Danby Castle, now partly a ruin, is the home of the Danby Court Leet, and one of the earliest examples of a fortified but principally domestic castle. The many ensuite guardrobes are ample evidence of the ‘modern’ features of this castle which sits in a stategic position overlooking the River Esk valley.
The architectural style of the North Front, suggests that the Castle was built in the early 15th century. The blocks on which the shields are carved do not fit in very well with the surrounding masonry. There was originally a castle in Castleton and when this was destroyed by fire it is believed that some of the stone was used to build Danby Castle. If this is correct then this early 14th century heraldry may have been brought to Danby with the building stone.
At the end of the 14th century, the Estate and Castle passed to the famous Neville family. They remodelled the South Range, where their Arms can be seen on the south wall of the Courtroom. In the 16th century John Neville, Lord Latimer of Danby married Catherine Parr, (Henry VIII’s last wife,) and their marital home was Danby Castle.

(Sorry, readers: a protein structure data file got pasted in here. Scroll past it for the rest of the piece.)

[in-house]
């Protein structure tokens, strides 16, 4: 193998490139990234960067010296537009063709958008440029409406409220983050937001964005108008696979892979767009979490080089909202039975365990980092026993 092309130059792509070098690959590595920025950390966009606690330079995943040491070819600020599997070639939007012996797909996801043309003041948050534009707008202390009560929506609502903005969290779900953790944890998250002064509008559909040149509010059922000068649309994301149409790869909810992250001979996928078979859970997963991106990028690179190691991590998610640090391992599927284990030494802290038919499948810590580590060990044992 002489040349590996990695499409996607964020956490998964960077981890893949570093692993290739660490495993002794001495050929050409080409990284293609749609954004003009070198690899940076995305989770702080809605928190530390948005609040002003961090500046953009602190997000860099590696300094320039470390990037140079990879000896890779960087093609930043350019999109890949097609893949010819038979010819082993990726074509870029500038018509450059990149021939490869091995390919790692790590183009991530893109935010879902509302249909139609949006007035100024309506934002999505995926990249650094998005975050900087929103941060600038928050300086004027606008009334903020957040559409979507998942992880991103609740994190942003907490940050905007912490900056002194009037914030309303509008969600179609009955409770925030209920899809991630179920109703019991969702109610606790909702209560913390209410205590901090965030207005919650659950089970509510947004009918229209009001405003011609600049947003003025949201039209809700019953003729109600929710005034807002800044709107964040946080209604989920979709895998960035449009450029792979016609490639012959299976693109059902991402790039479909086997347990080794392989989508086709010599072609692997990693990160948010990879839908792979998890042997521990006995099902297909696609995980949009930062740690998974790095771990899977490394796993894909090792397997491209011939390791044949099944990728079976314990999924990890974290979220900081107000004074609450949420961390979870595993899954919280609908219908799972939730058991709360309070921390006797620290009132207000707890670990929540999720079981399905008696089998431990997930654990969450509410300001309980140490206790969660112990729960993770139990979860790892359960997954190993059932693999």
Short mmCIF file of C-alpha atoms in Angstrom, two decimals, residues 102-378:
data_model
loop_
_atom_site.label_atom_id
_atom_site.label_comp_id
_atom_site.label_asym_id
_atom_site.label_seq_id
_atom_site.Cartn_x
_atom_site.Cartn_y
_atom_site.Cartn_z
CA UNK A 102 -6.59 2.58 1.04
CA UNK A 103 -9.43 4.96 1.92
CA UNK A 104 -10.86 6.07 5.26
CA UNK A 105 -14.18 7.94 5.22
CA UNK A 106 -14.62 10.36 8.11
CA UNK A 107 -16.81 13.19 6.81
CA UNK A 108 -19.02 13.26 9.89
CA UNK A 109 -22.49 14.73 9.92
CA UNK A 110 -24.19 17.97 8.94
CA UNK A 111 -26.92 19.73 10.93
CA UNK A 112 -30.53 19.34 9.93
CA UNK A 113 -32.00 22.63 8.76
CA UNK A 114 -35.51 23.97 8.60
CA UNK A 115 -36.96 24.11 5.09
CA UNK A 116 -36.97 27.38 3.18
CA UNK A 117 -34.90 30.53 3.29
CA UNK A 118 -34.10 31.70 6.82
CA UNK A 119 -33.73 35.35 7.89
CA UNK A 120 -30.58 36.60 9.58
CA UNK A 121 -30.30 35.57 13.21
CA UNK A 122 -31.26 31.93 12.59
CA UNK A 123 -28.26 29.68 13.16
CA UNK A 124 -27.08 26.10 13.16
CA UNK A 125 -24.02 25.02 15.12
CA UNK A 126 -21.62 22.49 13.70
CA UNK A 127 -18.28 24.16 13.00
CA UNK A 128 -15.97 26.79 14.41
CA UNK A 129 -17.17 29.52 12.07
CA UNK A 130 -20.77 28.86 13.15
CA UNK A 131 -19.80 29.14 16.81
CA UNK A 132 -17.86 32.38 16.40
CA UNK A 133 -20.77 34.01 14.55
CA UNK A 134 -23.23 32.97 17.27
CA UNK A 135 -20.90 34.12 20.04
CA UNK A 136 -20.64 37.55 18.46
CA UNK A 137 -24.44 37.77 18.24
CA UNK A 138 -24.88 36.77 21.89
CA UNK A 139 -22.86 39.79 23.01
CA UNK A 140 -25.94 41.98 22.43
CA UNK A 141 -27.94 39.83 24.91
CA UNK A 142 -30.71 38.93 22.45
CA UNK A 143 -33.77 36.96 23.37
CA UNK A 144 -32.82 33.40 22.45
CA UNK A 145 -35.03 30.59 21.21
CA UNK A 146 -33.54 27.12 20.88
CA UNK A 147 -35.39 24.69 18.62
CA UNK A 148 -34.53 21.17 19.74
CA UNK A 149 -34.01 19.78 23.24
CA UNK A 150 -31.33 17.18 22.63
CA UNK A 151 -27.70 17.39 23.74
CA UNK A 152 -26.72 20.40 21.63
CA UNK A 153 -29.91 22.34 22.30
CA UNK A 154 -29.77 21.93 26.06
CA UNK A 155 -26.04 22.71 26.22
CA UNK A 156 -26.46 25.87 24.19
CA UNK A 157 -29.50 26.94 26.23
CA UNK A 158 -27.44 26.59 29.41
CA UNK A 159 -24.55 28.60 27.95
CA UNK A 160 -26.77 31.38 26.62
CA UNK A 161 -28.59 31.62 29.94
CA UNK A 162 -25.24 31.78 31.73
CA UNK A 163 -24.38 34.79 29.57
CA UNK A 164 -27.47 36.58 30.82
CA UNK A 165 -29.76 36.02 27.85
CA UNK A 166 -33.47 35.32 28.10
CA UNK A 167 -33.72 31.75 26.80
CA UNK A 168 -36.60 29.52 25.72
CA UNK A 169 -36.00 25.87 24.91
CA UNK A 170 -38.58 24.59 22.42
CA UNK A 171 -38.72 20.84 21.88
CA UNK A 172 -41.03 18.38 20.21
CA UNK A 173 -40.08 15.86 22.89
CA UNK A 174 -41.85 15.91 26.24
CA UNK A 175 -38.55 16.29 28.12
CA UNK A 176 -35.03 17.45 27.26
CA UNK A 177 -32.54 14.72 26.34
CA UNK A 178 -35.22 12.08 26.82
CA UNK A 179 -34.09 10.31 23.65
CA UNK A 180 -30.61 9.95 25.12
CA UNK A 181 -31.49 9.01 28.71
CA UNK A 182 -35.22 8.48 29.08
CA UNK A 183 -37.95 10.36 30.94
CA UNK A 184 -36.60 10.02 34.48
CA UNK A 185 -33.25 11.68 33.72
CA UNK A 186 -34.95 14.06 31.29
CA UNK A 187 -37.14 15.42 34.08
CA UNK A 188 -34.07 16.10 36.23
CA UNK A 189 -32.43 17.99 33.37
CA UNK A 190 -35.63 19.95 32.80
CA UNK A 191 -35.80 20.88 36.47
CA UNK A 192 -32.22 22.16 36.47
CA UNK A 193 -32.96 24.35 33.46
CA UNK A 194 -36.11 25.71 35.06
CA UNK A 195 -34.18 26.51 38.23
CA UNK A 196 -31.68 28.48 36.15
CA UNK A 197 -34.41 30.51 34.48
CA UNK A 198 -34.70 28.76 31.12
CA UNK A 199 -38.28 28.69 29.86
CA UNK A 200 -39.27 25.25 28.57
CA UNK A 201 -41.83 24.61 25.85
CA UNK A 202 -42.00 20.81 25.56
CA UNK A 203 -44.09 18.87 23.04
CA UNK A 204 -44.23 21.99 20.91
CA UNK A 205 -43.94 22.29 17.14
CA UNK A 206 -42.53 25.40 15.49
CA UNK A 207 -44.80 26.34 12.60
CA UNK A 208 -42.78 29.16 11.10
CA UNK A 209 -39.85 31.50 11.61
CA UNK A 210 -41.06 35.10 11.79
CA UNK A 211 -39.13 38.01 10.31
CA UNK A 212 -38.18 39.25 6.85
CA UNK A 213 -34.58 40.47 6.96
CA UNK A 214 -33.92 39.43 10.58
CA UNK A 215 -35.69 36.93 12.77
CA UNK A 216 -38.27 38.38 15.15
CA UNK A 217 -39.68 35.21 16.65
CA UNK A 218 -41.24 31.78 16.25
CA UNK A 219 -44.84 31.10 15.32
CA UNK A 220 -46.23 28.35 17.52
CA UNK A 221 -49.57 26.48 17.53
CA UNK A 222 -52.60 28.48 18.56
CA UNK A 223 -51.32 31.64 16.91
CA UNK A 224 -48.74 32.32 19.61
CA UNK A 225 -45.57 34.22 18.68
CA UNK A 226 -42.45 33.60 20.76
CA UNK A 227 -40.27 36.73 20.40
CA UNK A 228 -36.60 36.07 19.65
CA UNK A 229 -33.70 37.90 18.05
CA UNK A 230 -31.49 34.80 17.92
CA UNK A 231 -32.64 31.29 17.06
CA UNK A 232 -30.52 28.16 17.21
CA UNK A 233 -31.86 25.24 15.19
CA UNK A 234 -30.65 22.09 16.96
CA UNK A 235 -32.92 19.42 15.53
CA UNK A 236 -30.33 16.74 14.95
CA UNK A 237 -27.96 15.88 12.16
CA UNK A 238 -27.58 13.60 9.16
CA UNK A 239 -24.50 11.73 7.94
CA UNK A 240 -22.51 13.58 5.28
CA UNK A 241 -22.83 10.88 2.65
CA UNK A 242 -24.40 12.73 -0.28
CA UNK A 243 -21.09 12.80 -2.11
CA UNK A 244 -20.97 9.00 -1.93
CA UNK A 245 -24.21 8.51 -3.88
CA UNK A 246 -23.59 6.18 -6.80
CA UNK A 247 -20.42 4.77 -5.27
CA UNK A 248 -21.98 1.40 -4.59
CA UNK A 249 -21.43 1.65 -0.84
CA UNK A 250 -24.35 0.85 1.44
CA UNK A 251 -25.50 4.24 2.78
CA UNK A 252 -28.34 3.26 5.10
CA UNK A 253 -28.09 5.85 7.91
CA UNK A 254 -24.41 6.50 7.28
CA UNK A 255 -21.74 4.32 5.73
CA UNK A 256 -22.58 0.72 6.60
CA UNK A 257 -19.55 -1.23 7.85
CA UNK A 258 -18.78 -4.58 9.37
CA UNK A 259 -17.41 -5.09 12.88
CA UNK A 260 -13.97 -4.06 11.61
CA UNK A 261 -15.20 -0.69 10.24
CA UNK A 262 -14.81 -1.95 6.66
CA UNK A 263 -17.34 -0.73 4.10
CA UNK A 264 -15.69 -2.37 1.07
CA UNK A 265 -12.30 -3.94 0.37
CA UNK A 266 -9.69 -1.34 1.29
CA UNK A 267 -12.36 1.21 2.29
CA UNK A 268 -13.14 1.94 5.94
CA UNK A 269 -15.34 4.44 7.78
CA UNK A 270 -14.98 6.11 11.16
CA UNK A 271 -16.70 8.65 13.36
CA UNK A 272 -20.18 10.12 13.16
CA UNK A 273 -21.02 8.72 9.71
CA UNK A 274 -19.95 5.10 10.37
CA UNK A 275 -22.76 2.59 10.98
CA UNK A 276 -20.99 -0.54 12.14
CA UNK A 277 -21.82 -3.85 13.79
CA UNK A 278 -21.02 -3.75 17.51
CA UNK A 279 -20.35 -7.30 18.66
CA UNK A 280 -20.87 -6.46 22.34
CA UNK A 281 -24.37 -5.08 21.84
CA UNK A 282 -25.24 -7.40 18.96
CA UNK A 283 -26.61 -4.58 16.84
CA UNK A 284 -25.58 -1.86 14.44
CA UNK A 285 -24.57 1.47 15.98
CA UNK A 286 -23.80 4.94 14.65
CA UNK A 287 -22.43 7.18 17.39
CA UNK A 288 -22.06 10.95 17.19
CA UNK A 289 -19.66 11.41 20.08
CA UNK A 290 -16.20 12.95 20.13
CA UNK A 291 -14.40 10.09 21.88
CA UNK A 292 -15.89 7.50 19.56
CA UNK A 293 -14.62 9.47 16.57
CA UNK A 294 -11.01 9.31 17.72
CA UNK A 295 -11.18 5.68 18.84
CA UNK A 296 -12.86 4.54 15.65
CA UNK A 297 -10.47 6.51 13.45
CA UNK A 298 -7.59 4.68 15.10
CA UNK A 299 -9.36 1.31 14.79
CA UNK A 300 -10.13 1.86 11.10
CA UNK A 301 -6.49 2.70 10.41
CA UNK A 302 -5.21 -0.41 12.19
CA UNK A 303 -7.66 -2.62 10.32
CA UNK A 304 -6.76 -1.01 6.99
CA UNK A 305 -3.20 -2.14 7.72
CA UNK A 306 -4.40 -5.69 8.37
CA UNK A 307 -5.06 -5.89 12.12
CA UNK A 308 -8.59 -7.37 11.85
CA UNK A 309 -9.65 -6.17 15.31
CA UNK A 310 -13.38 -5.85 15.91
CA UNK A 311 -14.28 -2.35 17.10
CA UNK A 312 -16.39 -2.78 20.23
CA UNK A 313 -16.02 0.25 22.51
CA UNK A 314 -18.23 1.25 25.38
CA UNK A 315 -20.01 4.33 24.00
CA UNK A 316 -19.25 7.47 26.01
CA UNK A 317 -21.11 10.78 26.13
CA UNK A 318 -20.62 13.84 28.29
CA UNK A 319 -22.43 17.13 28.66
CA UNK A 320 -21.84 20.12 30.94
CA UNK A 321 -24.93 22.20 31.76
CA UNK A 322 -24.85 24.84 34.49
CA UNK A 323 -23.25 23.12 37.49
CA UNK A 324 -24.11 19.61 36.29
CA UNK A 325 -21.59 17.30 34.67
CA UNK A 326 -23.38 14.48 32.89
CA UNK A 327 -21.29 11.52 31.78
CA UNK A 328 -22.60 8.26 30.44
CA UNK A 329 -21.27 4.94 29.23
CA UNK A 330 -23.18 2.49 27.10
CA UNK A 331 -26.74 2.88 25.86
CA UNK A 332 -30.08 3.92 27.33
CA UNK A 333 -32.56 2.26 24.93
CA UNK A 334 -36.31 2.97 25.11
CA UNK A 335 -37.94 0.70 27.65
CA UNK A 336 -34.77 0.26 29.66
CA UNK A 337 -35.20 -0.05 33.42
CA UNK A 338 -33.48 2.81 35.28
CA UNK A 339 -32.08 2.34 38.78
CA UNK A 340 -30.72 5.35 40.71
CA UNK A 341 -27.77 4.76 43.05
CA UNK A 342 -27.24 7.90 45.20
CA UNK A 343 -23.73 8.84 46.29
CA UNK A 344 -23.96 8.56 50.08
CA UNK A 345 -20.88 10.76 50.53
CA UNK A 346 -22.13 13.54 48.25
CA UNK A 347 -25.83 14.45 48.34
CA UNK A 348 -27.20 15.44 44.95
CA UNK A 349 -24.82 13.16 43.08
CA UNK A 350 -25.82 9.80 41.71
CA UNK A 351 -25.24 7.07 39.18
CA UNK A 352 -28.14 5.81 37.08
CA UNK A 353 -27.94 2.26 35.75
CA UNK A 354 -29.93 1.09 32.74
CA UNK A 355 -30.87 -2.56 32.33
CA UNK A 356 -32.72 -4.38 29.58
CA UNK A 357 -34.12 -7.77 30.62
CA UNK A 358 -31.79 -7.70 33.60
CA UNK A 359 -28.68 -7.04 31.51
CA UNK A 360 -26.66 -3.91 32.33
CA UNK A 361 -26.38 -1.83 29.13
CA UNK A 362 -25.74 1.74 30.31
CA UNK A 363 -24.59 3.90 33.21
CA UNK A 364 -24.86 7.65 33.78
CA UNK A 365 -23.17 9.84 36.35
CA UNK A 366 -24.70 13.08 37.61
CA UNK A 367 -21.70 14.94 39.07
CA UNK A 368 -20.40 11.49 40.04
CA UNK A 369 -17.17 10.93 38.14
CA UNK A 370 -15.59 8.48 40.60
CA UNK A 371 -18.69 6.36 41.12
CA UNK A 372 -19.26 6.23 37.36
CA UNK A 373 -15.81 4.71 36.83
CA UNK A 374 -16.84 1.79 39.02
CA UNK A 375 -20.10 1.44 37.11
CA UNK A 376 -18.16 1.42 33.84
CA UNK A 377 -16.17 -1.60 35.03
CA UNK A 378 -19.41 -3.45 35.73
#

Later in the same century the Estate passed to the Danvers family and Sir Henry Danvers was created Earl of Danby. In the 17th century Danby was bought by John Dawnay, later created Viscount Downe. The Estate has remained with the Dawnay family ever since.
The South Range of the Castle was converted into a manorial Court-house with the former private chamber (solar) being divided into a Court Room, where the Court Leet still meets, and a Jury Room. As regards the rest of the old mansion, the South-East tower became and still remains, a farm house. Farm buildings were added and some original sections have fallen into ruins. Repairs were made in the 19th century and the South Range was restored in 1994
The Count Leet Rooms and can be hired for private dinners, functions and weddings . Visitors can view the castle by arrangement with the Tenant. See www.danbycastle.com